— And that means it’s time for the city’s sixth annual spring cleanup.
Frankford resident Patricia Sills got her hands dirty on Saturday, and so did more than 13,000 other people who turned out for the city’s sixth annual spring cleanup.
Sills, who lives on the 5000 block of Griscom St., worked at Tackawanna and Wilmot streets, pulling weeds and planting kale, cilantro and collard greens in the raised beds that were put in during last year’s spring event.
She divided her time Saturday between gardening on Tackawanna Street and working at the Overington Park cleanup at Leiper and Orthodox streets.
These two Frankford projects were among more than 500 across the city that got some attention from volunteers who picked up trash and recyclables, painted, weeded and planted.
Among the projects in the Northeast were:
• Moss Playground, 5700 Torresdale Ave.
• Hayes Playground, 9900 President St.
• Parkwood neighborhood cleanup.
• Mayfair Memorial Playground, Rowland Avenue and Vista Street.
• Love Your Avenue Day on Torresdale Avenue in Tacony.
• Houseman Recreation Center, 5091 Summerdale Ave.
• On the 3100 blocks of Disston St. and Longshore Ave.
• Pegasus Riding Academy, 8297 Bustleton Ave.
• St. Martin of Tours, 5450 Roosevelt Blvd.
• The Greater Bustleton Civic League, whose volunteers cleaned up the area near the train trestle at Welsh Road and Grant Avenue.
Sills was among 20 volunteers who worked at the Tackawanna Street garden and a block away at Wilmot Park at Mulberry and Wilmot streets, said Kim Washington, president of the Frankford Parks Group.
Diane Kunze, president of Friends of Overington Park, said more than 60 volunteers turned out to pretty up Frankford’s largest public greenspace.
The Frankford locations have come a long way in the last four years, and they’re great examples of what can be accomplished by small groups of committed volunteers who have the patience to persevere.
Kunze said the Friends group started after she walked across the street from her house to the park and just started working. Others noticed, joined in and more people got involved. The Pennsylvania Horticultural Society has donated trees and a new shed. Overington is a showplace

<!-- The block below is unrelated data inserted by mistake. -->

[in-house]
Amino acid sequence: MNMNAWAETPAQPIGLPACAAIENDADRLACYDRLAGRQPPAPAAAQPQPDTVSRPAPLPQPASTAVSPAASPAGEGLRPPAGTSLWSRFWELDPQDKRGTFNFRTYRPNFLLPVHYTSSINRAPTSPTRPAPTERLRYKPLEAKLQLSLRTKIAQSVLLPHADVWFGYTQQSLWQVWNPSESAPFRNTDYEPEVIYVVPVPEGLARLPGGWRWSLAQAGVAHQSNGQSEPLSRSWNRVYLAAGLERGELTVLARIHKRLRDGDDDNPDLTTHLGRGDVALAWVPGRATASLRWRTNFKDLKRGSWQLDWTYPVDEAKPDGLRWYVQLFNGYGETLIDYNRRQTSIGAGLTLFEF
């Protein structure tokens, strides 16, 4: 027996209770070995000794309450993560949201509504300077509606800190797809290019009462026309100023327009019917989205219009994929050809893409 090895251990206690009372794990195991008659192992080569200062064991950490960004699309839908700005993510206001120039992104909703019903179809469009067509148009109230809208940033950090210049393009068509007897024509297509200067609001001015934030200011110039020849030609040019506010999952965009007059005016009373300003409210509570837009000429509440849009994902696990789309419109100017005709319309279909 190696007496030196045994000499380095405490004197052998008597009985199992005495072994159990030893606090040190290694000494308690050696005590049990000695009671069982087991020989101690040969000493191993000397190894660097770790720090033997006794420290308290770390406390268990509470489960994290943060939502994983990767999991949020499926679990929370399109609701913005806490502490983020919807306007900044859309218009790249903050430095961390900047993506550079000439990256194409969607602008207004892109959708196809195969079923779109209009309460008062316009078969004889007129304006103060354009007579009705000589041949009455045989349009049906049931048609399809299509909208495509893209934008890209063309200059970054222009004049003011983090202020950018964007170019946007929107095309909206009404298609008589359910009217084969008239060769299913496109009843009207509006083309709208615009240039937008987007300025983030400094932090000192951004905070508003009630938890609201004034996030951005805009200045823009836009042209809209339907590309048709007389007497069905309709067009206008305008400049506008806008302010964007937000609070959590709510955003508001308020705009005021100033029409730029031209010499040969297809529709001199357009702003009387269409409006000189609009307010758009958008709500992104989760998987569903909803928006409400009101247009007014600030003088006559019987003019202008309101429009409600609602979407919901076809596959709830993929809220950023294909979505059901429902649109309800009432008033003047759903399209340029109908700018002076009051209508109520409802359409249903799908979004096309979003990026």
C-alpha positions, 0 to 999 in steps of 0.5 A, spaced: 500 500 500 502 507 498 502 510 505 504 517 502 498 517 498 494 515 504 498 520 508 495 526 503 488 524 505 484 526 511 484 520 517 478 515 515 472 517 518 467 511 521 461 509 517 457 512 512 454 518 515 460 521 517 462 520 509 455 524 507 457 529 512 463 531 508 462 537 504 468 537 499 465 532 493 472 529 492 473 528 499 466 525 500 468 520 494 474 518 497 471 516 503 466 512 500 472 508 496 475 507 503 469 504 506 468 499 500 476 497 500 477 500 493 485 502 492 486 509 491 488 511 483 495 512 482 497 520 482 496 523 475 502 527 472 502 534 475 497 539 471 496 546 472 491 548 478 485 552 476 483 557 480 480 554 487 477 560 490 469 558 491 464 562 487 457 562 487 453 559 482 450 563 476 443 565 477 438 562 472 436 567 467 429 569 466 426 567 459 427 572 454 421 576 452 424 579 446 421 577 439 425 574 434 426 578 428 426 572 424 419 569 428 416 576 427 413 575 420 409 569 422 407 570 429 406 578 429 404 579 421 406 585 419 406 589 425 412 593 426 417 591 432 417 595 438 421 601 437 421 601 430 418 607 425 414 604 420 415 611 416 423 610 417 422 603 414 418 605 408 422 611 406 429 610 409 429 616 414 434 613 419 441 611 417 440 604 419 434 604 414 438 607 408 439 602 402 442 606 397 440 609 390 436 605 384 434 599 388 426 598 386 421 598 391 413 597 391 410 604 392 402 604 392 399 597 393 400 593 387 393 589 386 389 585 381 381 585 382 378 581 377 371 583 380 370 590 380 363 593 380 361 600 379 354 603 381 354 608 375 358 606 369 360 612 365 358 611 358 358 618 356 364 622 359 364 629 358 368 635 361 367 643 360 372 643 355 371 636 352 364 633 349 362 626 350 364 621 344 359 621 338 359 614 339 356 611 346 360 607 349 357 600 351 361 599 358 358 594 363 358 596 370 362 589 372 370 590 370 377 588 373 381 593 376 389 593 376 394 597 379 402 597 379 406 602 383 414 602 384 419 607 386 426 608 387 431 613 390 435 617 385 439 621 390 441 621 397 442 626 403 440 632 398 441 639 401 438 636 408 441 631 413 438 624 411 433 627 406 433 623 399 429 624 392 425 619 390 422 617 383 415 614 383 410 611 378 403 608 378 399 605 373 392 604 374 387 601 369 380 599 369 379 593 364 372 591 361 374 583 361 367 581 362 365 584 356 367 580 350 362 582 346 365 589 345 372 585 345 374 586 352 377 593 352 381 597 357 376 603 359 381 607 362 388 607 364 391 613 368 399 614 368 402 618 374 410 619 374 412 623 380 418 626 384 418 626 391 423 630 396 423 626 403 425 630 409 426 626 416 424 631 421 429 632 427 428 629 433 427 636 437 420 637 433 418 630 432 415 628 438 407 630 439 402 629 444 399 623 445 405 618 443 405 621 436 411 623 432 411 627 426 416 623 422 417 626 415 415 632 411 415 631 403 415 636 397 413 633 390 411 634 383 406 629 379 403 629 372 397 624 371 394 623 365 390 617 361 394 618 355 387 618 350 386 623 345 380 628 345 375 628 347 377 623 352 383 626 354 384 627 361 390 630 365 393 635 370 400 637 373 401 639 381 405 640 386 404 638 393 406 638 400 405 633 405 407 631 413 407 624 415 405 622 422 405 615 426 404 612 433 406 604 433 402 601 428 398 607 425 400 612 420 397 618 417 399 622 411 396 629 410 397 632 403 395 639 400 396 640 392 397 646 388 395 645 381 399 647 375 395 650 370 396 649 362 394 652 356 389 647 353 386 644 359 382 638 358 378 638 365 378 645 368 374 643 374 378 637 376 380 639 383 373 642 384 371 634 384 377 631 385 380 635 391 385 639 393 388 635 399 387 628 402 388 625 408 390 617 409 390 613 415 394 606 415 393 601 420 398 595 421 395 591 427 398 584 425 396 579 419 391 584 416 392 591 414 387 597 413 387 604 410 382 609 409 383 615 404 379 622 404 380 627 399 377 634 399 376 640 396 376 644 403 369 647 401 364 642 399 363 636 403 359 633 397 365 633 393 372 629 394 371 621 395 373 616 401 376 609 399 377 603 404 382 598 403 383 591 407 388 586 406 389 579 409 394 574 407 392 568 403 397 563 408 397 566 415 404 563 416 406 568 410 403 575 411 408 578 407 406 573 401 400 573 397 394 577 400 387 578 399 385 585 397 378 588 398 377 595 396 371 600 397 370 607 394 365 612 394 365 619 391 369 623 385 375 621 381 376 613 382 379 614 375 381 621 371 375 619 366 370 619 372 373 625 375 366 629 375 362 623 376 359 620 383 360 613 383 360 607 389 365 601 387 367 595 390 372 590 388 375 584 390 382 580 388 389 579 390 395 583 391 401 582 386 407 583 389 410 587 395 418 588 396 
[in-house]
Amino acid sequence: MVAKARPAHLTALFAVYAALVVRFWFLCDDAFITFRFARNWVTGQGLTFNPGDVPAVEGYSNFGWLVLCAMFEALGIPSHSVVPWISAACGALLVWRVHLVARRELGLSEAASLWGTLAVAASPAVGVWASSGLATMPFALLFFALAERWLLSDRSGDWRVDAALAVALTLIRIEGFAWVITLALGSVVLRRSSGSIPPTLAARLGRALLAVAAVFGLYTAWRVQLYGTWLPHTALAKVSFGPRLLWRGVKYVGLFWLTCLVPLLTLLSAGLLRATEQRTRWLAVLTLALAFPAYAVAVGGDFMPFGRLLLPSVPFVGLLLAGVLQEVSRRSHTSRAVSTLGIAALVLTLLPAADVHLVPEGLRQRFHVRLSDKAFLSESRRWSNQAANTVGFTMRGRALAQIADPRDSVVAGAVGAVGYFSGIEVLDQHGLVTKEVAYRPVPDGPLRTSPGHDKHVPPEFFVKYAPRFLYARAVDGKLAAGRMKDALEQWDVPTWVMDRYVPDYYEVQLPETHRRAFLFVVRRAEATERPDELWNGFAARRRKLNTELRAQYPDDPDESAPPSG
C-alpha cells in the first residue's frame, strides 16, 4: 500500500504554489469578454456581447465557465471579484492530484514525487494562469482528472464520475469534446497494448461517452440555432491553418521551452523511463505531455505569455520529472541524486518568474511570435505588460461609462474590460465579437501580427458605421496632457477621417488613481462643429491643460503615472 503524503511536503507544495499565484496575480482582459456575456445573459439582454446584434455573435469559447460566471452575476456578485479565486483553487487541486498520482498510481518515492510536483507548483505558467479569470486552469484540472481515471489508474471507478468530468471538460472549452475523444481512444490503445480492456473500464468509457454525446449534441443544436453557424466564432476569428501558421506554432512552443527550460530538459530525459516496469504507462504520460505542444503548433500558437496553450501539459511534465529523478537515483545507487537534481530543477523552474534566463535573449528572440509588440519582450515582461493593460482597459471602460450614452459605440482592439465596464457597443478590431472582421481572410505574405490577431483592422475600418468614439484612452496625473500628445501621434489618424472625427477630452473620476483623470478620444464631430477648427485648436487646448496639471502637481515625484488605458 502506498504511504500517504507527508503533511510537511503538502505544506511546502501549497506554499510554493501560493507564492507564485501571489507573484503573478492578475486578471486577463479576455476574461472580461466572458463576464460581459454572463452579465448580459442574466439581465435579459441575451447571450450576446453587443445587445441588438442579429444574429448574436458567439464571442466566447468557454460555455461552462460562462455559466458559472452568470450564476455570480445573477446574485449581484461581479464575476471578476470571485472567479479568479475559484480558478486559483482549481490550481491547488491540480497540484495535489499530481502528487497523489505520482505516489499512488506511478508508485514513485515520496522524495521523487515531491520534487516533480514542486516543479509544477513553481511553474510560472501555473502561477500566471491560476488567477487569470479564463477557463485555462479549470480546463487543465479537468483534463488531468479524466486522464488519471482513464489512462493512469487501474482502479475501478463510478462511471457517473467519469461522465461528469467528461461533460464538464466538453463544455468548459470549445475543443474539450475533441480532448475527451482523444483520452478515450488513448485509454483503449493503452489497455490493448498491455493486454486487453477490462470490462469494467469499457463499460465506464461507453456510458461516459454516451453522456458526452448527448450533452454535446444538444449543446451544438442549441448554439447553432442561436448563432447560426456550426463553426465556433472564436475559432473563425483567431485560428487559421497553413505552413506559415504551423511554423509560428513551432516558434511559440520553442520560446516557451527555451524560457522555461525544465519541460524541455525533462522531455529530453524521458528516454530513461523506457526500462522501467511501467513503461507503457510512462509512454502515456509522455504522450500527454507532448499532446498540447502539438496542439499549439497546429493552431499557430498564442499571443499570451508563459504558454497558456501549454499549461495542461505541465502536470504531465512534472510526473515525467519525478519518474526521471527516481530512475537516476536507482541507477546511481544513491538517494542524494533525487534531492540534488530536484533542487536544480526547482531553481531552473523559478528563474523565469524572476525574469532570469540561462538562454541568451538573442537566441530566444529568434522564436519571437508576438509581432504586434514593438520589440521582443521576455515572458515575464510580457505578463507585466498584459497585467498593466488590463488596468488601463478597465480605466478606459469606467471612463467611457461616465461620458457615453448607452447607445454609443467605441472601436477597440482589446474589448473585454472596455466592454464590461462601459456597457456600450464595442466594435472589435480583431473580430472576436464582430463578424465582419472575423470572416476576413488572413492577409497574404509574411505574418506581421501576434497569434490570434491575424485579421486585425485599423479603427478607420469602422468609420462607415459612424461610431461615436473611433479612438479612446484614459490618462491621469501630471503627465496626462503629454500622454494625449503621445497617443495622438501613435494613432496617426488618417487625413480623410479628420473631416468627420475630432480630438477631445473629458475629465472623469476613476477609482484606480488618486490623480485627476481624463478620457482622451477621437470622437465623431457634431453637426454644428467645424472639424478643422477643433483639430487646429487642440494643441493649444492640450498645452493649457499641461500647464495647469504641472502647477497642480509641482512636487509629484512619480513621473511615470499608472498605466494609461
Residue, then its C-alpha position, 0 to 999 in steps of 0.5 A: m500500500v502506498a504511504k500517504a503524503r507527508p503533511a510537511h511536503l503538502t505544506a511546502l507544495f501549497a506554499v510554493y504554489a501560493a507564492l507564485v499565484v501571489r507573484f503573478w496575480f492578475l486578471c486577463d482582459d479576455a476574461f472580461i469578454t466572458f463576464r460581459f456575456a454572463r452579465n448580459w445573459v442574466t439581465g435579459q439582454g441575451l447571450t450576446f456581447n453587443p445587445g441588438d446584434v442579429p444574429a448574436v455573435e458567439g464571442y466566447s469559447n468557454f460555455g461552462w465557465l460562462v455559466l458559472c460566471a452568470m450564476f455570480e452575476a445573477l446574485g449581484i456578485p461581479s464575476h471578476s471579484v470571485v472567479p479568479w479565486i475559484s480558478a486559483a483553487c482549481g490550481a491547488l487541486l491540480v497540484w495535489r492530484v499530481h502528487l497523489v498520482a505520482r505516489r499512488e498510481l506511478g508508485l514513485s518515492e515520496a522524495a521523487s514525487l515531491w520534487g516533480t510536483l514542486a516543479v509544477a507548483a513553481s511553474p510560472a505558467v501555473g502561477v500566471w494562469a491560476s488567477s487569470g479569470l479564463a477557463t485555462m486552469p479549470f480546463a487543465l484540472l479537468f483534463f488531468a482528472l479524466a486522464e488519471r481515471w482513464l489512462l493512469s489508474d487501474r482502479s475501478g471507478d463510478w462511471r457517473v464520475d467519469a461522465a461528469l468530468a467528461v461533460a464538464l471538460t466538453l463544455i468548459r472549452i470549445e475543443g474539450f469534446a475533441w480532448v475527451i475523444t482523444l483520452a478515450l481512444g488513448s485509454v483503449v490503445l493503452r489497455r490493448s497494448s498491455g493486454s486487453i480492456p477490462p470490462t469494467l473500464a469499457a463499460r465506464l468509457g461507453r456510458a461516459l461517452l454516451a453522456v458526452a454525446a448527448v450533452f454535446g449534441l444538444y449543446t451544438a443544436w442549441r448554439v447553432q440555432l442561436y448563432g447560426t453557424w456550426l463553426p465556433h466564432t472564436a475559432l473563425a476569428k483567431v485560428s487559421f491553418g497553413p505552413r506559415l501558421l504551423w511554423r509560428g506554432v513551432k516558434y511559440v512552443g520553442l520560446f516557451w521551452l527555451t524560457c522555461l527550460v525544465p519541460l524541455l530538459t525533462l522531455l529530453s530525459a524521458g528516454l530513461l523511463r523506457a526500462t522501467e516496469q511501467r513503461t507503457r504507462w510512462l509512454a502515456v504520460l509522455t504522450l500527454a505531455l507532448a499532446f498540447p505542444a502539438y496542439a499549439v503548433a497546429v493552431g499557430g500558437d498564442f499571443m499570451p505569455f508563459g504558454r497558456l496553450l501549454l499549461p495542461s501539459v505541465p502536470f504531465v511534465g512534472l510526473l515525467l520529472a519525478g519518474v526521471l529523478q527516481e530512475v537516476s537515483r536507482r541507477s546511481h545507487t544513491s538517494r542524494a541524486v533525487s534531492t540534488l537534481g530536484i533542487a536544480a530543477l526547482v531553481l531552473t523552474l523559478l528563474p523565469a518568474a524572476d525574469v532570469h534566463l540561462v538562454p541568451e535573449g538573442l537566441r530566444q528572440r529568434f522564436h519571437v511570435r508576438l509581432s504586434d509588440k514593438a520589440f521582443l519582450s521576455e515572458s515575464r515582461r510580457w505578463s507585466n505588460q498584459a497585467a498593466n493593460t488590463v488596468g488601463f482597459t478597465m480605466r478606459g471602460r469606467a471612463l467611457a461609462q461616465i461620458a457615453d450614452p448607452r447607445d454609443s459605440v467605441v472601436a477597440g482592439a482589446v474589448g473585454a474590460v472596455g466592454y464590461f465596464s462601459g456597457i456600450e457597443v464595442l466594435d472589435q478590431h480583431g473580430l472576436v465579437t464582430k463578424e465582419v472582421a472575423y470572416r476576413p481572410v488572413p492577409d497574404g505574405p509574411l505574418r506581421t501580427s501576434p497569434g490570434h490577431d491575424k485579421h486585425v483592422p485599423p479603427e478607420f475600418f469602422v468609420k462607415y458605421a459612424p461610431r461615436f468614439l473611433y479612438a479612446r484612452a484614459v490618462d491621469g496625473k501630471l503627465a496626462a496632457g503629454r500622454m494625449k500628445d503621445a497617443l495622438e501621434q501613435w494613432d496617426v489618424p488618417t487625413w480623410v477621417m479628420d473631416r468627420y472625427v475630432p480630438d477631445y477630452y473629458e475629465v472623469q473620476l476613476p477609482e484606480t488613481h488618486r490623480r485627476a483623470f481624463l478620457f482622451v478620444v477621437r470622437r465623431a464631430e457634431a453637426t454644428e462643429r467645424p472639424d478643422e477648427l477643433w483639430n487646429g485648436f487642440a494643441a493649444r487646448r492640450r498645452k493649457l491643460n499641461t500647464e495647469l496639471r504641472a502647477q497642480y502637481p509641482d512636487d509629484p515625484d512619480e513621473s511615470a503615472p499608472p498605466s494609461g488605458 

At Wilmot, the basketball court has been refurbished and painted, and there’s new playground equipment. There are also many new plantings and a flagpole. Down the block at Tackawanna Street, trees from PHS and shrubs have been planted. There’s a new shed for tool storage, new split-rail fencing, and, of course, the vegetable beds, Washington said.
Money for these improvements came from a variety of sources, she said. Councilwoman Maria Quinones Sanchez (D-7th dist.) provided funds as did the Honeywell Corp. and Kaboom, the manufacturer of the playground equipment. The Tookany/Tacony Frankford Watershed Partnership donated a rain barrel so the parks group has a water source.
Last year, the parks group grew string beans, tomato, okra, cabbage, cucumbers, watermelon, eggplant and onions. This year, flowers also will be planted by members of a junior garden group, Washington said.
Gardening has really taken off in the past few years in Frankford, Sills said.
“It’s infectious,” said Janet Bernstein, president of the Frankford Garden Club.
“I compared the vegetables from out the supermarket to the vegetables I got out of my own garden,” Sills said. “And there is no comparison.”
“As people start to learn that,” Berstein said, vegetable gardening will pick up even more. “People are learning to cook with fresh produce more than they did before, and once they get good at it, they realize the fresher, the better… And once you grow your own and your neighbors find out how good it is, then they want to grow their own, too.” ••
Reach reporter John Loftus at 215-354-3110 or firstname.lastname@example.org